The knowledge of parameters characterizing an acoustic environment, such as the geometric information about a room, can be used to enhance the performance of several audio applications. In this paper, a novel method for three-dimensional room geometry inference based on robust and high-resolution beamforming techniques for spherical microphone arrays is presented. Unlike other approaches that are based on the measurement and processing of multiple room impulse responses, here, microphone array signal processing techniques for uncontrolled broadband acoustic signals are applied. First, the directions of arrival (DOAs) and time differences of arrival (TDOAs) of the direct signal and room reflections are estimated using high-resolution robust broadband beamforming techniques and cross-correlation analysis. In this context, the main challenges include the low reflected-signal to background-noise power ratio, the low energy of reflected signals relative to the direct signal, and their strong correlation with the direct signal and among each other. Second, the DOA and TDOA information is combined to infer the room geometry using geometric relations. The high accuracy of the proposed room geometry inference technique is confirmed by experimental evaluations based on both simulated and measured data for moderately reverberant rooms. PMID:24116416

  14. Born Sensitivity Kernels in Spherical Geometry for Meridional Flows

    NASA Astrophysics Data System (ADS)

    Jackiewicz, Jason; Boening, Vincent; Roth, Markus; Kholikov, Shukur

    2016-05-01

    Measuring meridional flows deep in the solar convection zone is challenging because of their small amplitudes compared to other background signals. Typically such inferences are made using a ray theory that is best suited for slowly-varying flows. The implementation of finite-frequency Born theory has been shown to be more accurate for modeling flows of complex spatial structure in the near-surface region. Only until recently were such functions available in spherical geometry, which is necessary for applications to meridional flows. Here we compare these sensitivity kernels with corresponding ray kernels in a forward and inverse problem using numerical simulations. We show that they are suitable for inverting travel-time measurements and are more sensitive to small-scale variations of deep circulations.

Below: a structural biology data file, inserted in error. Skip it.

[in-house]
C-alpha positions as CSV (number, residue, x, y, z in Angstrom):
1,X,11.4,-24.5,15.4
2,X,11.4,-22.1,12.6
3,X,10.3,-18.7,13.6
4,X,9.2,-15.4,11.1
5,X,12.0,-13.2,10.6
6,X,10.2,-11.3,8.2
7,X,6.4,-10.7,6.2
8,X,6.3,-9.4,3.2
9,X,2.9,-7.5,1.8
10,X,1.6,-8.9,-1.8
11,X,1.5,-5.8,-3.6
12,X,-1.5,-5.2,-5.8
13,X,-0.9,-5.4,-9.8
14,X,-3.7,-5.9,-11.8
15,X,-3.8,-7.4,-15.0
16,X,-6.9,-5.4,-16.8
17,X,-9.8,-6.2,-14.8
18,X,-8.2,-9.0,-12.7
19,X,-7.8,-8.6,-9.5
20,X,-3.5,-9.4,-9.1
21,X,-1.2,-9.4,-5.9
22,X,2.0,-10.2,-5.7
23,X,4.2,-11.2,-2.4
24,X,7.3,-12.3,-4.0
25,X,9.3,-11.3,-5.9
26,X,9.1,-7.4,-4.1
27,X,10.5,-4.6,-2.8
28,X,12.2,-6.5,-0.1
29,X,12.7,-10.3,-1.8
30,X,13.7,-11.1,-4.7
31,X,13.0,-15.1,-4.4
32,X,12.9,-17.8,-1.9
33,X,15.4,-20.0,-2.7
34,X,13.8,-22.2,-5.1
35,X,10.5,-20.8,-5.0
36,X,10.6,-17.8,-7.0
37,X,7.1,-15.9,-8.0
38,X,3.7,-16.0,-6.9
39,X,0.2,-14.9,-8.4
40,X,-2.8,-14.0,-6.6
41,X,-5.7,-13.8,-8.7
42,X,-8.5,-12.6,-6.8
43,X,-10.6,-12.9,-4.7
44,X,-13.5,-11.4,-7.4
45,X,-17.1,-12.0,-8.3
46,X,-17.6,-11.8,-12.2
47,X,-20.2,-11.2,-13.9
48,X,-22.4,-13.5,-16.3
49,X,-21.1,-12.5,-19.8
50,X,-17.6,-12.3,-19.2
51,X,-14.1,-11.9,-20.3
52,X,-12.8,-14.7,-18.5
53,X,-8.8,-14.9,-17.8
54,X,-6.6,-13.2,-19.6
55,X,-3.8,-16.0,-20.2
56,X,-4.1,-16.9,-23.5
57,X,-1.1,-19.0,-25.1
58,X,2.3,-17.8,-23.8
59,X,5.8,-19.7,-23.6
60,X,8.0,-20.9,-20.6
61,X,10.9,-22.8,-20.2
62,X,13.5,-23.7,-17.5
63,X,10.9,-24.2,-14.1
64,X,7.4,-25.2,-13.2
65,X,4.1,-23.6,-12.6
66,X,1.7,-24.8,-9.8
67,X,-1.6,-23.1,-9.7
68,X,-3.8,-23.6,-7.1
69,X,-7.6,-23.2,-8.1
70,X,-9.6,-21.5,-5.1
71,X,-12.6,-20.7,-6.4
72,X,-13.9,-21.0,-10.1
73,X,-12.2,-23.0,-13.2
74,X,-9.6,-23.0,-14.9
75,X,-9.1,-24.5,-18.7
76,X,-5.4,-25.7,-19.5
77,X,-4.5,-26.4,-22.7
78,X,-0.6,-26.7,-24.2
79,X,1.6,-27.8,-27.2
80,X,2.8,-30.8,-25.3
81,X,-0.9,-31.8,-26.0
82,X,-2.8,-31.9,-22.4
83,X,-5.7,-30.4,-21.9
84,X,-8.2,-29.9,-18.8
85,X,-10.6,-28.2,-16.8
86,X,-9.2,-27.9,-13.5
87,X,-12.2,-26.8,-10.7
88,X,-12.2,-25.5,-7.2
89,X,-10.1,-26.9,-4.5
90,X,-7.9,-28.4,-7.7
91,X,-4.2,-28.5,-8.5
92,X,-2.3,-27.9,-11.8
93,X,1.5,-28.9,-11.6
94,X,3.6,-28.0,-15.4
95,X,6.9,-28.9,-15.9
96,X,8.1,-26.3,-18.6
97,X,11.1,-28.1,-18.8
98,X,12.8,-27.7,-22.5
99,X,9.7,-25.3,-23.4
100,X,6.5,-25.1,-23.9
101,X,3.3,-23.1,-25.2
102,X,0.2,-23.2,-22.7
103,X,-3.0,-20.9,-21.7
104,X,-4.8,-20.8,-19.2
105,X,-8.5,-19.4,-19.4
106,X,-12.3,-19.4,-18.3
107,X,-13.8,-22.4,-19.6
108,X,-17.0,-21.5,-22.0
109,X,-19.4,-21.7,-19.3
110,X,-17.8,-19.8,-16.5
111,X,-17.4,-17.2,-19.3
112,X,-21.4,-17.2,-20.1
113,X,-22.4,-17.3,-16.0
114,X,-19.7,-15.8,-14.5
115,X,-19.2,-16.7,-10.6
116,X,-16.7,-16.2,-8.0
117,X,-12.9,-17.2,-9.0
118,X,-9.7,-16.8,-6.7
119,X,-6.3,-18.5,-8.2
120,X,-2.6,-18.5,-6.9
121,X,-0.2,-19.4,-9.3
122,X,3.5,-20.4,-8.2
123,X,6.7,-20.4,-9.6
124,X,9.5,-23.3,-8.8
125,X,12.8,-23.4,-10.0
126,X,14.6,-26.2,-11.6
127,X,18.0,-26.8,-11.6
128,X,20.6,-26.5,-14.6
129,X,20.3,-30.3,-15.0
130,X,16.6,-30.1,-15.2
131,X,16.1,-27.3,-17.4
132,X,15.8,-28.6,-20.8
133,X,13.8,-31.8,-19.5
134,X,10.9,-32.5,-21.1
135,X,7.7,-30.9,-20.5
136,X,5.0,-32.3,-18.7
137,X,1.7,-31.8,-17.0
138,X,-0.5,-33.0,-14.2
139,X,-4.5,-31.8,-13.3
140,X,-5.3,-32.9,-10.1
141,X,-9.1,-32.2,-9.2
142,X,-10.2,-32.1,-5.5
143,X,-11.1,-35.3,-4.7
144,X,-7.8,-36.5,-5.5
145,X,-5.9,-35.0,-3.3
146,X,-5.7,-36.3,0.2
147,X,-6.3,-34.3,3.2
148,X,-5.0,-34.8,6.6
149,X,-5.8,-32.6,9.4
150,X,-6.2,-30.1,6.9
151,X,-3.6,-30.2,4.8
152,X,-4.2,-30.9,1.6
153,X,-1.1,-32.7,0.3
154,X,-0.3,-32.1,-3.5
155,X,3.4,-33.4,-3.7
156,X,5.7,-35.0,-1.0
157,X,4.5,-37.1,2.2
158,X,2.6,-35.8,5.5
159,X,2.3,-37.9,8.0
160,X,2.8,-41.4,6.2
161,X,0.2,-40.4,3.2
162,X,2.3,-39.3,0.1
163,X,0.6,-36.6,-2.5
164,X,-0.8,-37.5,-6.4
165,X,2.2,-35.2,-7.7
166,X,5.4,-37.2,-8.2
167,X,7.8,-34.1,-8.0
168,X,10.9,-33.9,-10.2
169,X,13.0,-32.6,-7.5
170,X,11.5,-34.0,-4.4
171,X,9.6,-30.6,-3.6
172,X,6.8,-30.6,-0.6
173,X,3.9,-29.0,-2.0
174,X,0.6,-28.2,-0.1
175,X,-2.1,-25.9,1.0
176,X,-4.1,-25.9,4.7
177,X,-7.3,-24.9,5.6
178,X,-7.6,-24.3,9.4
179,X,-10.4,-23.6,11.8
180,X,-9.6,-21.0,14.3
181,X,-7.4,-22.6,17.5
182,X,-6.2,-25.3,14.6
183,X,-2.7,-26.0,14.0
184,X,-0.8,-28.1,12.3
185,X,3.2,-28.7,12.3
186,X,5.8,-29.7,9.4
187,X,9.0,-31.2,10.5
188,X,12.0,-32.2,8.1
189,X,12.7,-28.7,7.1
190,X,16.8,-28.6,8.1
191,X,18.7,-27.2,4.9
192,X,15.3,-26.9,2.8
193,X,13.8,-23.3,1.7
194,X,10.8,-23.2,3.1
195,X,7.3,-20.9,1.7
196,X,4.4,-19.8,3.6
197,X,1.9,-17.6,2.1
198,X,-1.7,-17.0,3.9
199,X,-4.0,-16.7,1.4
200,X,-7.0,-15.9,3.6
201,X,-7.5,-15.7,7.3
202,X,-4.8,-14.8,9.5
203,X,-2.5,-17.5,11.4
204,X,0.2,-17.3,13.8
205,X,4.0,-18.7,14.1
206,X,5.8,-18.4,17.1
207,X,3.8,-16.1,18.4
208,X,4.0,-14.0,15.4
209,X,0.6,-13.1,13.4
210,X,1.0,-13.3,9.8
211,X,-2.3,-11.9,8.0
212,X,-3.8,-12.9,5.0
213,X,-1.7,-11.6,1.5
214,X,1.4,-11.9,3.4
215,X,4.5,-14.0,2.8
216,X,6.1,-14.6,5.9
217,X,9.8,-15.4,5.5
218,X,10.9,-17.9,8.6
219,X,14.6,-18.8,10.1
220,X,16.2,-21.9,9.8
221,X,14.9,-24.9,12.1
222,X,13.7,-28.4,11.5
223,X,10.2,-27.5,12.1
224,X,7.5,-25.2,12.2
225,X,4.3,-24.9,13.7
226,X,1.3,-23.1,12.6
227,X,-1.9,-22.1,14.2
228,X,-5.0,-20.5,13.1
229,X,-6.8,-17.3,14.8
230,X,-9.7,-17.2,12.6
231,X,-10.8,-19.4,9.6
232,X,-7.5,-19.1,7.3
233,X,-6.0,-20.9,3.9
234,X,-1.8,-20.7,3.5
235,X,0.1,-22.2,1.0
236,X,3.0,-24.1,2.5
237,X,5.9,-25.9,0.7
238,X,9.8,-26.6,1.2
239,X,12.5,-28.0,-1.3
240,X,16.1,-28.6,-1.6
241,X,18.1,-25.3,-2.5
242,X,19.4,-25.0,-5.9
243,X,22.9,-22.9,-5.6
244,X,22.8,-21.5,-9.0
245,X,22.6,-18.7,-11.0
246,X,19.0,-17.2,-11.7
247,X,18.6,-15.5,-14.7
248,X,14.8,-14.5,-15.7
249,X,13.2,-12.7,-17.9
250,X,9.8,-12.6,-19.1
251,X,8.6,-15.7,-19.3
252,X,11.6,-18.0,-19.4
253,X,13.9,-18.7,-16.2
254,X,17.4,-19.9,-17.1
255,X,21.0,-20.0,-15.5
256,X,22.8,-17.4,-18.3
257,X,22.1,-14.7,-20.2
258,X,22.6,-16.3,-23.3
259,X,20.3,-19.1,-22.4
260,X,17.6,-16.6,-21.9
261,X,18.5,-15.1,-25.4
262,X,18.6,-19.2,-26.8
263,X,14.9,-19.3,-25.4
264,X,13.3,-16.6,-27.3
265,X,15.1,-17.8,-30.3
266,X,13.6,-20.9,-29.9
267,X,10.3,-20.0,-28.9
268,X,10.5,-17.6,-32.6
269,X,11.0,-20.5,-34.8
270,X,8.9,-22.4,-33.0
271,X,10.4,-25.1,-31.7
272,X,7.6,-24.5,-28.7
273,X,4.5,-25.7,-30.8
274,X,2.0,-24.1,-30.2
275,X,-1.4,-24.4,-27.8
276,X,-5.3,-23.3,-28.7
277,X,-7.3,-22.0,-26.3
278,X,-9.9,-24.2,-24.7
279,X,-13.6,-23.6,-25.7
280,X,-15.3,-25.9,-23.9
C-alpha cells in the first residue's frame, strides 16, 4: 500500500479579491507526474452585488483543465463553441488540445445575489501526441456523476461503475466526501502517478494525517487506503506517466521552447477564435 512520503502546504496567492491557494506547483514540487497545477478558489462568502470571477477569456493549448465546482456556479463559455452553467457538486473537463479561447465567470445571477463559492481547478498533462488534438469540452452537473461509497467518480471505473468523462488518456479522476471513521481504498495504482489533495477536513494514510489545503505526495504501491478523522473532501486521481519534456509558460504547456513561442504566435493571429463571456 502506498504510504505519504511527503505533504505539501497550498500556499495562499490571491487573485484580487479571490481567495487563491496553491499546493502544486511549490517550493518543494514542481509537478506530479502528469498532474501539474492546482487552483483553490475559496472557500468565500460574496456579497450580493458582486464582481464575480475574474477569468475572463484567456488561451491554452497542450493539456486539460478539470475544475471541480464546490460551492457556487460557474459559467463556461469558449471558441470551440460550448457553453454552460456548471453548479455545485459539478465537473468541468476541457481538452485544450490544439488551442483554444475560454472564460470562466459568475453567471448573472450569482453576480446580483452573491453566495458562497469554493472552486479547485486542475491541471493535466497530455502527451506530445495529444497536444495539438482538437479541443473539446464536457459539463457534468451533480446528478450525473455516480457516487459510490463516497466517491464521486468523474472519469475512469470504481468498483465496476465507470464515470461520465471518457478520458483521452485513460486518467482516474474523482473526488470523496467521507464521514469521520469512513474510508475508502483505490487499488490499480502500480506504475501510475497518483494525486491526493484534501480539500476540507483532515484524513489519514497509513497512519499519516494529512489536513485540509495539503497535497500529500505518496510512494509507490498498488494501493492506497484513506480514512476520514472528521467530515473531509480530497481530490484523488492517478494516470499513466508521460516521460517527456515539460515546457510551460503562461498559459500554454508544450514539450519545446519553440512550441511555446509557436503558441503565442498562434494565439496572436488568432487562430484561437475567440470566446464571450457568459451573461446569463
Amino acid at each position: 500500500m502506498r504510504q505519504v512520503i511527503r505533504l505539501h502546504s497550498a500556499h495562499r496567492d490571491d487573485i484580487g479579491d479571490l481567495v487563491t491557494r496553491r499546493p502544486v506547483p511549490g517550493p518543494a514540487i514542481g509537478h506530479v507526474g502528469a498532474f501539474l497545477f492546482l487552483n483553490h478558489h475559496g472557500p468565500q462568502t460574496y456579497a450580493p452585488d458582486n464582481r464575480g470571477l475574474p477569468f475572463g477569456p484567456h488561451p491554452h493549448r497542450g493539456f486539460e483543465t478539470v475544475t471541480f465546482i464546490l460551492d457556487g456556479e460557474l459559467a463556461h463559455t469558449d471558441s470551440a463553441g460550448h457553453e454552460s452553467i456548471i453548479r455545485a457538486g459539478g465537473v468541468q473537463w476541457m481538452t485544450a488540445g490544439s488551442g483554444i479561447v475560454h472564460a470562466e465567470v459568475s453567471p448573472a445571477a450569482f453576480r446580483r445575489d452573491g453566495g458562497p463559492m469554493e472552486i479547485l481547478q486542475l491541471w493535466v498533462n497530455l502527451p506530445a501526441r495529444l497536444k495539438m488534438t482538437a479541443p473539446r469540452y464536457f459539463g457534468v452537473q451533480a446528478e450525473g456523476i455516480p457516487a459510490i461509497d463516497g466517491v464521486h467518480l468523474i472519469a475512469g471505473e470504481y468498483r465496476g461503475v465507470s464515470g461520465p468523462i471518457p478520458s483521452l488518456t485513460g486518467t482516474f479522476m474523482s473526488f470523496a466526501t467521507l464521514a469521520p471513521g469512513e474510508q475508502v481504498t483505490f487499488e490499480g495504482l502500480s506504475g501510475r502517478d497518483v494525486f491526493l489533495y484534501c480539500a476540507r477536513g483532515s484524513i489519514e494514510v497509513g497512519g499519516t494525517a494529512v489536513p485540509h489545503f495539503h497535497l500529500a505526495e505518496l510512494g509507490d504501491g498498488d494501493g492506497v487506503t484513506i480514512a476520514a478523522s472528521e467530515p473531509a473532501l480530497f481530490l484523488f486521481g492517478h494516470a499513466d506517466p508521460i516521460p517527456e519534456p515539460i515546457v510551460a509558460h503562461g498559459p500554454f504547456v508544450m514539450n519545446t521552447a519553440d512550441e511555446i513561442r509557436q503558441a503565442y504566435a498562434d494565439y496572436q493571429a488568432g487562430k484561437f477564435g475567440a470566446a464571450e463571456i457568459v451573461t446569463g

15. Technology in Spherical Geometry Investigations: Reflections on Spontaneous Use and Motivation

    ERIC Educational Resources Information Center

    Sinclair, Margaret

    2010-01-01

    Students in a graduate geometry class used items such as paper, ribbon, plastic spheres, cardboard tubes, and markers to carry out investigations in spherical geometry. The hands-on activities helped students develop a new appreciation of geometry as a study of shape and space; however, the difficulty of subduing wayward elastics and drawing lines…

  16. The solid angle (geometry factor) for a spherical surface source and an arbitrary detector aperture

    DOE PAGESBeta

    Favorite, Jeffrey A.

    2016-01-13

    It is proven that the solid angle (or geometry factor, also called the geometrical efficiency) for a spherically symmetric outward-directed surface source with an arbitrary radius and polar angle distribution and an arbitrary detector aperture is equal to the solid angle for an isotropic point source located at the center of the spherical surface source and the same detector aperture.

  17. Active plasma resonance spectroscopy: eigenfunction solutions in spherical geometry

    NASA Astrophysics Data System (ADS)

    Oberrath, J.; Brinkmann, R. P.

    2014-12-01